Deciphering Your New Ham Radio Call Sign - dummies

Deciphering Your New Ham Radio Call Sign

By H. Ward Silver

Each license that the FCC grants for ham radios comes with a very special thing: a unique call sign (call to hams). Your call sign is both a certification that you have passed the licensing exam and permission to construct and operate a station — a special privilege. If you’re a new licensee, you’ll get your call sign within seven to ten business days of taking your licensing exam.

Your call sign becomes your on-the-air identity, and if you’re like most hams, you may change call signs once or twice before settling on the one you want to keep. Sometimes, your call sign starts taking over your off-the-air identity; you may become something like Ward NØAX, using your call sign in place of a last name.

Hams rarely use the term handle to refer to actual names; it’s fallen out of favor in recent years. Similarly, they use the term call letters only to refer to broadcast-station licenses that have no numbers in them. Picky? Perhaps, but hams are proud of their hard-earned call signs.

Call-sign prefixes and suffixes

Each call sign is unique. Many call signs contain NØ or AX, for example, but only one call sign is NØAX. Each letter and number in a call sign is pronounced individually and not as a word — “N zero A X,” for example, not “No-axe.”

Hams use the Ø (ALT-0216 on keyboards) symbol to represent the number 0, which is a tradition from the days of teleprinters and typewriters. It avoids confusion between capital-O and zero.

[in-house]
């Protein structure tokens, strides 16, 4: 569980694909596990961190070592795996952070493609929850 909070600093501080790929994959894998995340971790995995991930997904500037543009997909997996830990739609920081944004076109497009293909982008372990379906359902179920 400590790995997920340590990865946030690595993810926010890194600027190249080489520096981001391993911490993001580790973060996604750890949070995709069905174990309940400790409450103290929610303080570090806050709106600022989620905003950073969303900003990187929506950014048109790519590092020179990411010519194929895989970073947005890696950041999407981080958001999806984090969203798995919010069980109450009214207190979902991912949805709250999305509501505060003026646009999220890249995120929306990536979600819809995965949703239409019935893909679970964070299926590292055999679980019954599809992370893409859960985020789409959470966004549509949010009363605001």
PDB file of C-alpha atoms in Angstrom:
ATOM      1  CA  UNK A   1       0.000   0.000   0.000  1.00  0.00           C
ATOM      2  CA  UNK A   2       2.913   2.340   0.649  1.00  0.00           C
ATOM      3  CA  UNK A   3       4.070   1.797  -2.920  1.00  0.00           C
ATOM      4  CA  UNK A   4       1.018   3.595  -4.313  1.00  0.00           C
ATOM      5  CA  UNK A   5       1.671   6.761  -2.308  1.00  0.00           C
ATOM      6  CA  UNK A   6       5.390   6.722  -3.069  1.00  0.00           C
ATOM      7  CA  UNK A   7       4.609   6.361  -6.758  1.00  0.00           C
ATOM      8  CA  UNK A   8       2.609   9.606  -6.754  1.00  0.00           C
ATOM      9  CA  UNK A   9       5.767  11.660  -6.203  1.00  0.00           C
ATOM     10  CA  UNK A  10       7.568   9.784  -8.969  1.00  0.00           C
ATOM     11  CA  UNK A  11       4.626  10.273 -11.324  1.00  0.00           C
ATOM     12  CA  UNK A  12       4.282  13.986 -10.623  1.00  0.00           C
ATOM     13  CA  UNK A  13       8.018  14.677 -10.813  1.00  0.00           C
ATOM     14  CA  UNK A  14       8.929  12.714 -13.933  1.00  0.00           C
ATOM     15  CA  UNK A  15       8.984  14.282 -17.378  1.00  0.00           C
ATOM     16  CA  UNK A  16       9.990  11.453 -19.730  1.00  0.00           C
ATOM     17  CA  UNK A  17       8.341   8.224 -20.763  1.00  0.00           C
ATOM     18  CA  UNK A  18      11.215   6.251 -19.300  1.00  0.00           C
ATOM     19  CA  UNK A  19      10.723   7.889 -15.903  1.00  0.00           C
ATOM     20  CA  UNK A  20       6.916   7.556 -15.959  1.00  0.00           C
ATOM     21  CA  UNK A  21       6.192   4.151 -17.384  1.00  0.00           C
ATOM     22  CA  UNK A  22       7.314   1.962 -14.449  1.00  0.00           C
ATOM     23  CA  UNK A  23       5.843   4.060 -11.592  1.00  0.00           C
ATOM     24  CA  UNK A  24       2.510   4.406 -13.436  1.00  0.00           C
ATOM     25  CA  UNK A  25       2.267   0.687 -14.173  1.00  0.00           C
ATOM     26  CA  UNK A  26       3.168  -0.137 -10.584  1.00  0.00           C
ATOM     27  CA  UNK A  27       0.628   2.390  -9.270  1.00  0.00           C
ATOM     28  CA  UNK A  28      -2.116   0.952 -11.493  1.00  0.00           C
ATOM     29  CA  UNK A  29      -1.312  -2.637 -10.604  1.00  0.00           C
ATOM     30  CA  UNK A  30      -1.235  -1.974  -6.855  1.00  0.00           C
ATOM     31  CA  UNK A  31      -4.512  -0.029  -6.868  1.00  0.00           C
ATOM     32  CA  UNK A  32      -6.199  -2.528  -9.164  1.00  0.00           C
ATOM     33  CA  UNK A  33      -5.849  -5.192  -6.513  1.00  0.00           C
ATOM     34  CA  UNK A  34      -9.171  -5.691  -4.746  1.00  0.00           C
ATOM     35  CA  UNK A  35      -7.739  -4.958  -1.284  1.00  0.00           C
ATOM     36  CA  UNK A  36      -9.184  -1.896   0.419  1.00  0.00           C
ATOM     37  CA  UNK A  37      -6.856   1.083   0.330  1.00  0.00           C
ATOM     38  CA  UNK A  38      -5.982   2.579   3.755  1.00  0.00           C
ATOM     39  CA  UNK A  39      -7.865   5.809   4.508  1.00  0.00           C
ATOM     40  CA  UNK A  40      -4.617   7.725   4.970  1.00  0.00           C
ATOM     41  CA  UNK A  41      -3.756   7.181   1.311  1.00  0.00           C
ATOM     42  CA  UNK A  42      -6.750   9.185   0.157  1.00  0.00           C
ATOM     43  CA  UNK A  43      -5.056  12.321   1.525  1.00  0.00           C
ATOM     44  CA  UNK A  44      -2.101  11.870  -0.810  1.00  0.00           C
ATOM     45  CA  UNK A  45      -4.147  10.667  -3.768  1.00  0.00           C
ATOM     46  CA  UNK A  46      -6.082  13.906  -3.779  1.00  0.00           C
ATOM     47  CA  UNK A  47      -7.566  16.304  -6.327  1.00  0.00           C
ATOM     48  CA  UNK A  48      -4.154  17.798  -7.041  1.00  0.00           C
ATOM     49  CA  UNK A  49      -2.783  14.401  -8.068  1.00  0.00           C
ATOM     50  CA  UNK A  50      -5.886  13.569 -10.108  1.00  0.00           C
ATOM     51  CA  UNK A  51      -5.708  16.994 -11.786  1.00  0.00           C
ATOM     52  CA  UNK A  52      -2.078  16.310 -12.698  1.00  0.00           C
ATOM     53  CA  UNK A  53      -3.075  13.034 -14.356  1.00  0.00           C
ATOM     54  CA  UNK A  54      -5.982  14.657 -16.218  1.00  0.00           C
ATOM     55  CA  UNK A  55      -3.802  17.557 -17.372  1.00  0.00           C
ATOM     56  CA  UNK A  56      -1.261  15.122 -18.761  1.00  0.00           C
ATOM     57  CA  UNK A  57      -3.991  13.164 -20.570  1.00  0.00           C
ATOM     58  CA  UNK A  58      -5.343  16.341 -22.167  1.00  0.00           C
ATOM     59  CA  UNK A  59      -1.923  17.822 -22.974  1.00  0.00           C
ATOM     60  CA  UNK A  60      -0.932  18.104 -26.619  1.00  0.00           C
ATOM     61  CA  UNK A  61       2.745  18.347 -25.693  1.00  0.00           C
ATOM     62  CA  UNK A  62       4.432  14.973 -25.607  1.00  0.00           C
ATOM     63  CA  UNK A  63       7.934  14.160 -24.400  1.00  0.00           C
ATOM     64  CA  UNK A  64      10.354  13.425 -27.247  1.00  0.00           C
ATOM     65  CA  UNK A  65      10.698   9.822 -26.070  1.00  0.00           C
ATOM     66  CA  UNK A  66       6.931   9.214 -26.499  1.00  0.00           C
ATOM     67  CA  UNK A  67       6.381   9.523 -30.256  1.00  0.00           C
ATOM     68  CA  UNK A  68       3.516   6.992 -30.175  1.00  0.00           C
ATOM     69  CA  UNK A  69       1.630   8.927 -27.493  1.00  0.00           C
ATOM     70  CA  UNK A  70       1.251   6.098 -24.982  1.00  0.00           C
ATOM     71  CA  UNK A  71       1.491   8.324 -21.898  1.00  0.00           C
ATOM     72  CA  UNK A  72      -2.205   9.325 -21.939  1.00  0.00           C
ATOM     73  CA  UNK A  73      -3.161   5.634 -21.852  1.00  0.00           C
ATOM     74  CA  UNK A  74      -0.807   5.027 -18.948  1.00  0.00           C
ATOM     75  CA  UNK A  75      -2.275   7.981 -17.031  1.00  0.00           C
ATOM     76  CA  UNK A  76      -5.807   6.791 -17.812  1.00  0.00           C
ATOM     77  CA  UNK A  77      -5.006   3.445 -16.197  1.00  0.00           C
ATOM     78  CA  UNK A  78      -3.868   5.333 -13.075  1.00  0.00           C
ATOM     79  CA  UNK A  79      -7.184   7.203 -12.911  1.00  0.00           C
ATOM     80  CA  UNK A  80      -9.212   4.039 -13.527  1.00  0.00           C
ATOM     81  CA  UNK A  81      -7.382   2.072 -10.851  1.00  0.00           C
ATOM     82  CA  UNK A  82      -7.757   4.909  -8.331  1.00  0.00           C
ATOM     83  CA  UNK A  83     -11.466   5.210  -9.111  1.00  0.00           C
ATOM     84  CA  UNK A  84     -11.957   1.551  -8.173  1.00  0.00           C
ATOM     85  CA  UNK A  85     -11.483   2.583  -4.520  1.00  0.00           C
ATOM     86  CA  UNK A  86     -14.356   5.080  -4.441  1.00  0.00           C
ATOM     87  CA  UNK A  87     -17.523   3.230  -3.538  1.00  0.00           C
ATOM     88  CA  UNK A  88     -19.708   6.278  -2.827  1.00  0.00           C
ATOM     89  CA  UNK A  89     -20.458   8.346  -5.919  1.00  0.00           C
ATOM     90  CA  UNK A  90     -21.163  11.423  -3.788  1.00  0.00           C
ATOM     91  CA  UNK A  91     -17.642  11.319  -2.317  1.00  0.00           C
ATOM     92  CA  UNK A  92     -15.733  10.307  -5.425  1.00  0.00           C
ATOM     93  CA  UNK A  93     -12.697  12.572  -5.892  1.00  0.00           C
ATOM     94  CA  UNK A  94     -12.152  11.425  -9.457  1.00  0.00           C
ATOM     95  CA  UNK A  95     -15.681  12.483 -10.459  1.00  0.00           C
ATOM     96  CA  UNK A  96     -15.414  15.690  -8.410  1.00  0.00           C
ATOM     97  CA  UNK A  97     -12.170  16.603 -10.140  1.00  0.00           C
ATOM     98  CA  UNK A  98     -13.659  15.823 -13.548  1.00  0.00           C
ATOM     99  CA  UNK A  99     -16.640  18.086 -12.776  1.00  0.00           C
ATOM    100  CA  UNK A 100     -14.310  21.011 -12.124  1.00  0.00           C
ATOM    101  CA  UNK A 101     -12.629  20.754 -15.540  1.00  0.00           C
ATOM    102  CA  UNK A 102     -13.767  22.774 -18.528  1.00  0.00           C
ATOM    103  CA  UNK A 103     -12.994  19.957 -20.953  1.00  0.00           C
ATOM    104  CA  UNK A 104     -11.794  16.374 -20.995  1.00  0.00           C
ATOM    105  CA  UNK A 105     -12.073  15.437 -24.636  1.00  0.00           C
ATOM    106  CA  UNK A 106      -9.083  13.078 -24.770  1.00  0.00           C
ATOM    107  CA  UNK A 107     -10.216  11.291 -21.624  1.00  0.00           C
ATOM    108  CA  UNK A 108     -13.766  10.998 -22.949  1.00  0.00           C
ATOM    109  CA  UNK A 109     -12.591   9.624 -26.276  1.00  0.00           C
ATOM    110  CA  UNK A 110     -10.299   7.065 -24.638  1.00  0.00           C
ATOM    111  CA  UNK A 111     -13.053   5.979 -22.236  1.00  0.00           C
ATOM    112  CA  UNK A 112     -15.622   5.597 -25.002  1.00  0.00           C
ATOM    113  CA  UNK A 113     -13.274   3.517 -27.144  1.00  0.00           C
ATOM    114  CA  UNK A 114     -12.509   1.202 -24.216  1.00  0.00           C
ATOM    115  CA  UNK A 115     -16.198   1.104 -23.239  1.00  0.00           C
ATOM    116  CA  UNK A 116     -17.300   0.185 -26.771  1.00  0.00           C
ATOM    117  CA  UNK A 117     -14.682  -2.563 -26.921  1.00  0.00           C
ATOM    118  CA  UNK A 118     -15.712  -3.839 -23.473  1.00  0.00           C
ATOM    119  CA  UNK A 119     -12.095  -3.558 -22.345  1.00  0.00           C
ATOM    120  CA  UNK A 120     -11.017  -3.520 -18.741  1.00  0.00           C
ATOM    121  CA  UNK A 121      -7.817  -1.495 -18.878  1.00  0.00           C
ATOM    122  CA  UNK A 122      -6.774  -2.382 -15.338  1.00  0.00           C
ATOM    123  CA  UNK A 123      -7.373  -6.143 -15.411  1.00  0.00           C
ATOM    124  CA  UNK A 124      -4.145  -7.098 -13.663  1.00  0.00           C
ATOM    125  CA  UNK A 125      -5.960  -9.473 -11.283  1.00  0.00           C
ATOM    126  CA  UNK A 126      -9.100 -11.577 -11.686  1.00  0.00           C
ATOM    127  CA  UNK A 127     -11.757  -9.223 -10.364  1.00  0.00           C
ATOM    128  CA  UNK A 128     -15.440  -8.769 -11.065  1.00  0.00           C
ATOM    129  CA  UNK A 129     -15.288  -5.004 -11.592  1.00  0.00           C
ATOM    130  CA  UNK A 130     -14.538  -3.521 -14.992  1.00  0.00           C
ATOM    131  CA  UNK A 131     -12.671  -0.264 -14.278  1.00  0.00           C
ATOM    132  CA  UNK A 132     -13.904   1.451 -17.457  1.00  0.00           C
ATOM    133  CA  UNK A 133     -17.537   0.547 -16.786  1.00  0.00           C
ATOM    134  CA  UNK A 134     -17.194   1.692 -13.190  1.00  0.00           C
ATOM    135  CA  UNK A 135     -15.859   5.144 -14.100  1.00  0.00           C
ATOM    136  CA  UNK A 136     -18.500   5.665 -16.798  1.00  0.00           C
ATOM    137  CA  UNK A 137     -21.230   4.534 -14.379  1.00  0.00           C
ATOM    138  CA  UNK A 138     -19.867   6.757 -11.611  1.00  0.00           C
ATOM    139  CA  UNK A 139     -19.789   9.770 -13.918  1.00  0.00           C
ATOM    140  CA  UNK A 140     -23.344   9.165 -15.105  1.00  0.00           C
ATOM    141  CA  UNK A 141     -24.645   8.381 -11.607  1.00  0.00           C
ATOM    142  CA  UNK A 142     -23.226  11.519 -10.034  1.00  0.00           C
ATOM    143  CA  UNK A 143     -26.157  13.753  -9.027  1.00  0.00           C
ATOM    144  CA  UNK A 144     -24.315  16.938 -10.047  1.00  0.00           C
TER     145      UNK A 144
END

Ham radio call signs around the world are constructed of two parts:

  • Prefix: The prefix is composed of one or two letters and one numeral from Ø to 9. It identifies the country that issued your license and may also specify where you live within that country. For U.S. call signs, the numeral indicates the call district of where you lived when your license was issued.
  • Suffix: The suffix of a call sign, when added to the prefix, identifies you, the individual license holder. A suffix consists of one to three letters. No punctuation characters are allowed — just letters from A to Z.

The ITU assigns each country a block of prefix character groups to create call signs for all its radio services. All U.S. licensees (not just hams) have call signs that begin with A, K, N, or W. Even broadcast stations have call signs such as KGO or WLS. Most Canadian call signs begin with VE. English call signs may begin with G, M, or 2. Germans use D (for Deutschland) followed by any letter; almost all call signs that begin with J are Japanese, and so on. Check ac6v.com to find the complete list of ham radio prefix assignments.

Class and call sign

Your license class is reflected in your assigned call sign. When you get your first license, the FCC assigns you the next call sign in the heap for your license class, in much the same way that you’re assigned a license plate at the department of motor vehicles. And just as you can request a specialty license plate, you can request a special vanity call sign — within the call-sign rules, of course. The higher your license class, the shorter and more distinctive your chosen call sign can be.